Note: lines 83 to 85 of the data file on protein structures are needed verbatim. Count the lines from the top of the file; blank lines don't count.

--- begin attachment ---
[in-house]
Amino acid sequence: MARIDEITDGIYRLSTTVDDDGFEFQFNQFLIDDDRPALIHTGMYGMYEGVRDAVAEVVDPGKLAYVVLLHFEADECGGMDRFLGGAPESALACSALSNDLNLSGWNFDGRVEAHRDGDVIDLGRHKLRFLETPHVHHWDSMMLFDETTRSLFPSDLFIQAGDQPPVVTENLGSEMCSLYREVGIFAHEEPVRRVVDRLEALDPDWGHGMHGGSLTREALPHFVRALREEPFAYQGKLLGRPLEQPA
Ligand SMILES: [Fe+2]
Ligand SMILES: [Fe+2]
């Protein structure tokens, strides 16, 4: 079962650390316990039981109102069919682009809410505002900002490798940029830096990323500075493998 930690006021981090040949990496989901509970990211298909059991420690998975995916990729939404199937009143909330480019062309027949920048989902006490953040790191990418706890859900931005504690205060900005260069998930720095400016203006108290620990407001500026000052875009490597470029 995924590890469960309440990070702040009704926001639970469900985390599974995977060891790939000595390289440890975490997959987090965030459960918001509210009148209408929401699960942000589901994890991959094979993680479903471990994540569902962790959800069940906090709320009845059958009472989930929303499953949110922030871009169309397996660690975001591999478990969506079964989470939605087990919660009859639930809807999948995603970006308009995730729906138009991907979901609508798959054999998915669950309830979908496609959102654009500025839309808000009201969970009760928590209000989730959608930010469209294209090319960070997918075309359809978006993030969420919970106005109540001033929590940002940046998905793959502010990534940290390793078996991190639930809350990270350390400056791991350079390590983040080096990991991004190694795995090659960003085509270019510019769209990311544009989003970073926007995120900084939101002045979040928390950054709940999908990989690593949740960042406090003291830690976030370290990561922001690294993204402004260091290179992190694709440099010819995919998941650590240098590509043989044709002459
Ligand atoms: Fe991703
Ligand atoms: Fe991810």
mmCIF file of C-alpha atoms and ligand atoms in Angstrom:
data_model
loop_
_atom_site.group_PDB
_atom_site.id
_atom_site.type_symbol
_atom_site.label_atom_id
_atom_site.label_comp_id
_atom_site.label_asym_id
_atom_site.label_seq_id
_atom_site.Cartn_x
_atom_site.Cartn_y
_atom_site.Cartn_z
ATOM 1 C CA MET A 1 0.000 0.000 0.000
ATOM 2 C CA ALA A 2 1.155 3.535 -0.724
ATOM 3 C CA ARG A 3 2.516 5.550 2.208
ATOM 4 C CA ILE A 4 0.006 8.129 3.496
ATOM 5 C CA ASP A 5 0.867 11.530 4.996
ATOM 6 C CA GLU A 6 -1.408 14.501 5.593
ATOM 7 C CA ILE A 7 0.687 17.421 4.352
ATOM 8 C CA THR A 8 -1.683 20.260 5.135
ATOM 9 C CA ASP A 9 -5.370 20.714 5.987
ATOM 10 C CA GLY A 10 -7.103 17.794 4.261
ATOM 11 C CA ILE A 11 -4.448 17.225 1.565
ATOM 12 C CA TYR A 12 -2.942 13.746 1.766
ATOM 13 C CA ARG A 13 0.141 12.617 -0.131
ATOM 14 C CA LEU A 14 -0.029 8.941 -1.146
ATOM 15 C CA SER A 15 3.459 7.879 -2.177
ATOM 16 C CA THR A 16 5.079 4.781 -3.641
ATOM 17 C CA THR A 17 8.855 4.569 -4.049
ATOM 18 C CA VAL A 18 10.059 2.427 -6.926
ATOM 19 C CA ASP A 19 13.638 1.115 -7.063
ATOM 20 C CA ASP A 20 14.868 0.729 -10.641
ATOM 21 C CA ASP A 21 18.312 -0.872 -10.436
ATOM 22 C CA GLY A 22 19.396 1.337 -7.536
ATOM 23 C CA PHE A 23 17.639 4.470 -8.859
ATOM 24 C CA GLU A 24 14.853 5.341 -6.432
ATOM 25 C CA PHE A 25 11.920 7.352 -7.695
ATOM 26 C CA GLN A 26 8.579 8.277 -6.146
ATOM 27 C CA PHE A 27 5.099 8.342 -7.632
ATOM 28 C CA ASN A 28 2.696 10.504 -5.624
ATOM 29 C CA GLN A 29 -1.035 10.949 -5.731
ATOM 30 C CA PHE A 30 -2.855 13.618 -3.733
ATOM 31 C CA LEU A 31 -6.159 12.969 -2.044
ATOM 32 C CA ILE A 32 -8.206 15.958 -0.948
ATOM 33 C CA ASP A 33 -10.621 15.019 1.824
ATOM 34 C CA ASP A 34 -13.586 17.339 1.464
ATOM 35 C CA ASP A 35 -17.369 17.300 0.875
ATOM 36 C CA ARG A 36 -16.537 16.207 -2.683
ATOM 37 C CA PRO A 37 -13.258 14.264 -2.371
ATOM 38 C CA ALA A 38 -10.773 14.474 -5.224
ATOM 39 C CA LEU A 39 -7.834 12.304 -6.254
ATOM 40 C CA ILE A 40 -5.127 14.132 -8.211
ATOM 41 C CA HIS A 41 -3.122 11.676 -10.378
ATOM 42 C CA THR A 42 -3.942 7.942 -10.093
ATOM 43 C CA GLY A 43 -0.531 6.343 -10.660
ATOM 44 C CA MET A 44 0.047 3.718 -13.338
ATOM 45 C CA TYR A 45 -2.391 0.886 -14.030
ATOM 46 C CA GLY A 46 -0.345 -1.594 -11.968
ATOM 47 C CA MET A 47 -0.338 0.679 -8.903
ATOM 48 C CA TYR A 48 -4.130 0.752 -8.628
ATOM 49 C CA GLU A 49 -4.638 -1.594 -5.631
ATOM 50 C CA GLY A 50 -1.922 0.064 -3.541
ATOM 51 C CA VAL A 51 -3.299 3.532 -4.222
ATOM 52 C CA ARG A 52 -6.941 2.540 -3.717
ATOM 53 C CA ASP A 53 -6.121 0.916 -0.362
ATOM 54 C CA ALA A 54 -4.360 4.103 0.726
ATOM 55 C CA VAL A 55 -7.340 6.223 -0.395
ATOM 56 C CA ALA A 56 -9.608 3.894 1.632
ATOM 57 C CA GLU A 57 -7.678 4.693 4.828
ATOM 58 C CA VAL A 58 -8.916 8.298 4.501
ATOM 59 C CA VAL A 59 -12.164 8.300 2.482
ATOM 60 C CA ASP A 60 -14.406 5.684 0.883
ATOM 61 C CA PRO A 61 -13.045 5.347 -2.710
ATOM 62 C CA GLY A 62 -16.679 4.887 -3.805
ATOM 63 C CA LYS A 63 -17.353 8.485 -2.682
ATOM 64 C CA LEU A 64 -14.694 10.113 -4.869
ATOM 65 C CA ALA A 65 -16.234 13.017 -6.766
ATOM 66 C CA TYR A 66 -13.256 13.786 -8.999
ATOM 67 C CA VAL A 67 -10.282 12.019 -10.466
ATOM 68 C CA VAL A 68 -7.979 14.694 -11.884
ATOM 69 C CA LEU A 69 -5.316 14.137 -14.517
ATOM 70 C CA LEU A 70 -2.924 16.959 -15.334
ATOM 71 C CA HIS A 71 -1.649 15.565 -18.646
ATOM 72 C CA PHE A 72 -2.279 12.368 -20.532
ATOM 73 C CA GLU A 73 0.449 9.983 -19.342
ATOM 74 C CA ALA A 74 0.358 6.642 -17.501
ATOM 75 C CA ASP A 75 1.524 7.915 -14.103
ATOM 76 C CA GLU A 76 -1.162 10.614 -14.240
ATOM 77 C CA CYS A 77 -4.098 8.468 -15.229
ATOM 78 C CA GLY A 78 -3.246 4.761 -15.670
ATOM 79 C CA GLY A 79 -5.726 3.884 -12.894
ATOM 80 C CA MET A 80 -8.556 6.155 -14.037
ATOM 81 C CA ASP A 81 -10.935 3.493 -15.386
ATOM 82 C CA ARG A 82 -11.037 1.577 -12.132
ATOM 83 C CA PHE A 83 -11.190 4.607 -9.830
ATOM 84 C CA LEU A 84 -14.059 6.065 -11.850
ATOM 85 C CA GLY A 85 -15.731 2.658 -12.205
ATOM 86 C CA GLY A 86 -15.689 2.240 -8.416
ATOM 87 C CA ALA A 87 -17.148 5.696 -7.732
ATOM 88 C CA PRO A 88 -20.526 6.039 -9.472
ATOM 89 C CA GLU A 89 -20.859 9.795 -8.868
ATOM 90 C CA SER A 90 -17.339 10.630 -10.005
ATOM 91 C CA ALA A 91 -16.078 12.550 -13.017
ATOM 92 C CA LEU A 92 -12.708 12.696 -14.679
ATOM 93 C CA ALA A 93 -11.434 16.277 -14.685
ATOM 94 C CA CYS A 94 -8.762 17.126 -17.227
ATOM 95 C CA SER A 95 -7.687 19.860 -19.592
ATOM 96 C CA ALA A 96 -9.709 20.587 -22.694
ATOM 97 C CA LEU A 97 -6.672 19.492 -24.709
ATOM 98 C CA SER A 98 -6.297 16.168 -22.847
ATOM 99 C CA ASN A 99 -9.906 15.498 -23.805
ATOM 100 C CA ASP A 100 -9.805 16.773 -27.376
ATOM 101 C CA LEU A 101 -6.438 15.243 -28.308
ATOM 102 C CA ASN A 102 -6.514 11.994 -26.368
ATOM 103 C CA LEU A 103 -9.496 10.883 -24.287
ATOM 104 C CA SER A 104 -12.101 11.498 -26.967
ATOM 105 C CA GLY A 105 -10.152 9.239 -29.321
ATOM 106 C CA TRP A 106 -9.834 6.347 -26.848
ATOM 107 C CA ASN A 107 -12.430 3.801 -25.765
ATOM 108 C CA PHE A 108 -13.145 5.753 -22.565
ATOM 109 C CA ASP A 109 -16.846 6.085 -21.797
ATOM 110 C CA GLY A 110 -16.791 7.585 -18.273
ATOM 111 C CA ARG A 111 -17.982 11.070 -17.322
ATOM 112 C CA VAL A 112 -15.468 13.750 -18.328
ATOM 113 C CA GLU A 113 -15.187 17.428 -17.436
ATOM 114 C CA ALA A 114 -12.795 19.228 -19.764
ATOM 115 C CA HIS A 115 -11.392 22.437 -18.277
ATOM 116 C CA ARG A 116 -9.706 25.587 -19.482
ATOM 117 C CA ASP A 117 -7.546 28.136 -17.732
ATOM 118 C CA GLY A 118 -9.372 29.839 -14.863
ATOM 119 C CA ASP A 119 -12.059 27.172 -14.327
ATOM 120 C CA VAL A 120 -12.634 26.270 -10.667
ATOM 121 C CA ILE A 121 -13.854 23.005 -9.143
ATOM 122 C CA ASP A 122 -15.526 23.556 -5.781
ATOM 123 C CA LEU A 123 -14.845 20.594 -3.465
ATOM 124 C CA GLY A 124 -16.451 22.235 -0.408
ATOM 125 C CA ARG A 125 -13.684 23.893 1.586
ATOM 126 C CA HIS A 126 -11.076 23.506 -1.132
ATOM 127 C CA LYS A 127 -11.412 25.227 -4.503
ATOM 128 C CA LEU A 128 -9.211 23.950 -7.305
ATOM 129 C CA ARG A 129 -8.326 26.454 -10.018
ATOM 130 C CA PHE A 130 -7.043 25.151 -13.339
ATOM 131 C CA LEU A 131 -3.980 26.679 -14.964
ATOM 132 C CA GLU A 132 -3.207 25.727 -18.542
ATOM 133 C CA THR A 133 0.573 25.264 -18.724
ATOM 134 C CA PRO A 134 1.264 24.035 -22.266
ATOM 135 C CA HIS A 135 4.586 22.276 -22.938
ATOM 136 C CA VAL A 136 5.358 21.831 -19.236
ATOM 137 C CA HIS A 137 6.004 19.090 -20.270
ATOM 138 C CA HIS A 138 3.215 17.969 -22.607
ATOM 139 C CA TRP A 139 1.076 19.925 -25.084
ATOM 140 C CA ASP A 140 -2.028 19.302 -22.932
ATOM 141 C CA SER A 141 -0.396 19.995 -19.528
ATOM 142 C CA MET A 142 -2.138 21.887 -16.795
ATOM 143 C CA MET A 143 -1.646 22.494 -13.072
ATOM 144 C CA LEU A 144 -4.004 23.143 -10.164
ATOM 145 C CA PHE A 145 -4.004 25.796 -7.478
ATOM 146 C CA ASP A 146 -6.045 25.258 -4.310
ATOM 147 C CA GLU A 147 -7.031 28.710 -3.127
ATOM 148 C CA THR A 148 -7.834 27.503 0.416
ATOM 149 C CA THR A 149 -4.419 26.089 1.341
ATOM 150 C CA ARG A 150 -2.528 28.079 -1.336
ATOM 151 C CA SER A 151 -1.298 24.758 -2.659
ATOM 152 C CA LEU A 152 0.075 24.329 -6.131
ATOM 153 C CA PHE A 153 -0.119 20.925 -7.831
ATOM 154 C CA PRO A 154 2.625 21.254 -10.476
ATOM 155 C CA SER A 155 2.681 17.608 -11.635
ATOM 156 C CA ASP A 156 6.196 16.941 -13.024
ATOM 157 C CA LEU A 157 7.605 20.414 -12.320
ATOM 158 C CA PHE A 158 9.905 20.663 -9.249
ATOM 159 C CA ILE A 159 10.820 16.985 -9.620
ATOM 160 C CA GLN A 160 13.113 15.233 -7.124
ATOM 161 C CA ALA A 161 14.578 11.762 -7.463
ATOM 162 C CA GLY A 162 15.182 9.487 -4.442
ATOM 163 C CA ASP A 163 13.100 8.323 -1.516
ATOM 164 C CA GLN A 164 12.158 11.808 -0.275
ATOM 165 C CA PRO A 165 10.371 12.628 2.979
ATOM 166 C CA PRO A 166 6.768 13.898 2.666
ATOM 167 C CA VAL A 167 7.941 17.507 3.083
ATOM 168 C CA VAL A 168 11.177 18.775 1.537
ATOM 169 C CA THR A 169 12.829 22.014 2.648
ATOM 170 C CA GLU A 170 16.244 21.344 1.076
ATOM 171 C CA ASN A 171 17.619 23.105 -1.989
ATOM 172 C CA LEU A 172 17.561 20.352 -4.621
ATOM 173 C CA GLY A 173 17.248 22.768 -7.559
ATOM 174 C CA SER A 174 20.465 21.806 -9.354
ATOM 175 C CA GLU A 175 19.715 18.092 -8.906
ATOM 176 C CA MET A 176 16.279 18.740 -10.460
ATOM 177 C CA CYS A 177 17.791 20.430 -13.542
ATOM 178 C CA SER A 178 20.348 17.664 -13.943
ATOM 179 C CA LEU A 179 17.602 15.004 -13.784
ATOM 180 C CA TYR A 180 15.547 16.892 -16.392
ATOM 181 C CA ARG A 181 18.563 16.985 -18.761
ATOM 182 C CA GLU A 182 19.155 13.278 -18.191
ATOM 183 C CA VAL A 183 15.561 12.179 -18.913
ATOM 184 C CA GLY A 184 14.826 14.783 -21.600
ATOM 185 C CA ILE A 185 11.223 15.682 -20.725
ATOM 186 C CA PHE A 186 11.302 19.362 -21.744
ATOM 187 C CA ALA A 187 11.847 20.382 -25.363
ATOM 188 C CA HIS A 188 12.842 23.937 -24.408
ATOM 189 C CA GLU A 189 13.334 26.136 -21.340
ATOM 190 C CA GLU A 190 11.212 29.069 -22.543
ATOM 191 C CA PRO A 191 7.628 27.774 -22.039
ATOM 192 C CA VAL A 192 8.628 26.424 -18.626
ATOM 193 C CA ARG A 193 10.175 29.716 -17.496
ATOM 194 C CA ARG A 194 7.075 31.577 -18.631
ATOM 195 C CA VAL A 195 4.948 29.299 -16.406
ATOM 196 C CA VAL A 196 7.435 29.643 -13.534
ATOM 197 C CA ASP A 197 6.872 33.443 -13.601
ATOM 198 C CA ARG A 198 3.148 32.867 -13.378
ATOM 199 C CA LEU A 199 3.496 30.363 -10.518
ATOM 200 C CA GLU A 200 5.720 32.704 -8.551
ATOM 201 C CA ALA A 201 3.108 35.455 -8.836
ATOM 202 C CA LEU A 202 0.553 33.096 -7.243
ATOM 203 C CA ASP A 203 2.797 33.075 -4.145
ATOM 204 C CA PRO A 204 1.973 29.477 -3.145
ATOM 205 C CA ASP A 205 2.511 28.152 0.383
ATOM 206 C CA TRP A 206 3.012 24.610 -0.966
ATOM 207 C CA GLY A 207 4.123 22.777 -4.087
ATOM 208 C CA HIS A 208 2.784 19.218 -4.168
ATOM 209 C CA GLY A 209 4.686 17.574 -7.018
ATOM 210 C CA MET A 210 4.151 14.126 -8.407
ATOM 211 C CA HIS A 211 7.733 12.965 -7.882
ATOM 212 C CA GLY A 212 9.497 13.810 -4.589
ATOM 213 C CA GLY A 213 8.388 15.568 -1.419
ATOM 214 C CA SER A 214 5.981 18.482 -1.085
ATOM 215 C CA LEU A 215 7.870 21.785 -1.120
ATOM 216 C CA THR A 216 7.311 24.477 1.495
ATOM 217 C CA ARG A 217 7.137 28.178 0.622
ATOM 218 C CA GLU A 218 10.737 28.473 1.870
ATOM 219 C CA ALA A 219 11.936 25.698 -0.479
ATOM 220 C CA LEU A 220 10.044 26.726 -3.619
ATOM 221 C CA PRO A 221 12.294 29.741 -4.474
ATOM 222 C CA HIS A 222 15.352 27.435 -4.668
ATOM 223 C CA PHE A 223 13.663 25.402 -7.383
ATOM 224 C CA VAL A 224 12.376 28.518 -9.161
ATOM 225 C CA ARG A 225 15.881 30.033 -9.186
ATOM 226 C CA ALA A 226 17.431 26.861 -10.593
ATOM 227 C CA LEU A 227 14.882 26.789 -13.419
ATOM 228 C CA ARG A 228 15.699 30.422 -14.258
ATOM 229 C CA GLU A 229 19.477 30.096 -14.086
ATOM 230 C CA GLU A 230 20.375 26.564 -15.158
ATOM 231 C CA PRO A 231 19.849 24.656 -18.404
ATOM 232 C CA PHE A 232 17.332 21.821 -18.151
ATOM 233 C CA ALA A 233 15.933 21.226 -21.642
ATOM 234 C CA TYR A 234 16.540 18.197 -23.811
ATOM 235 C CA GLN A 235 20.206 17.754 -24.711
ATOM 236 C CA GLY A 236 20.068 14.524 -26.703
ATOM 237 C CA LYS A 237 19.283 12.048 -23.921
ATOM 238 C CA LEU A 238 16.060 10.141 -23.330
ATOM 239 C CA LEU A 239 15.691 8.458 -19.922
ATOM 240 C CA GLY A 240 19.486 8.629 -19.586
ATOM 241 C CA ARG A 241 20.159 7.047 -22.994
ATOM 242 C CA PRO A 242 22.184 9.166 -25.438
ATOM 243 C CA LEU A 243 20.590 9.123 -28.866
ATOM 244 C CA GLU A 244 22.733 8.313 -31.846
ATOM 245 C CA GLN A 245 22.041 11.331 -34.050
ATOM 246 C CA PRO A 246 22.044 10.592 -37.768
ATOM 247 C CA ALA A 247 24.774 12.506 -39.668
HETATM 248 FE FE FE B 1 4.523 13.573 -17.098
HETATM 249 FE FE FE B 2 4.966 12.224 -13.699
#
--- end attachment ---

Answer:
ATOM 63 C CA LYS A 63 -17.353 8.485 -2.682
ATOM 64 C CA LEU A 64 -14.694 10.113 -4.869
ATOM 65 C CA ALA A 65 -16.234 13.017 -6.766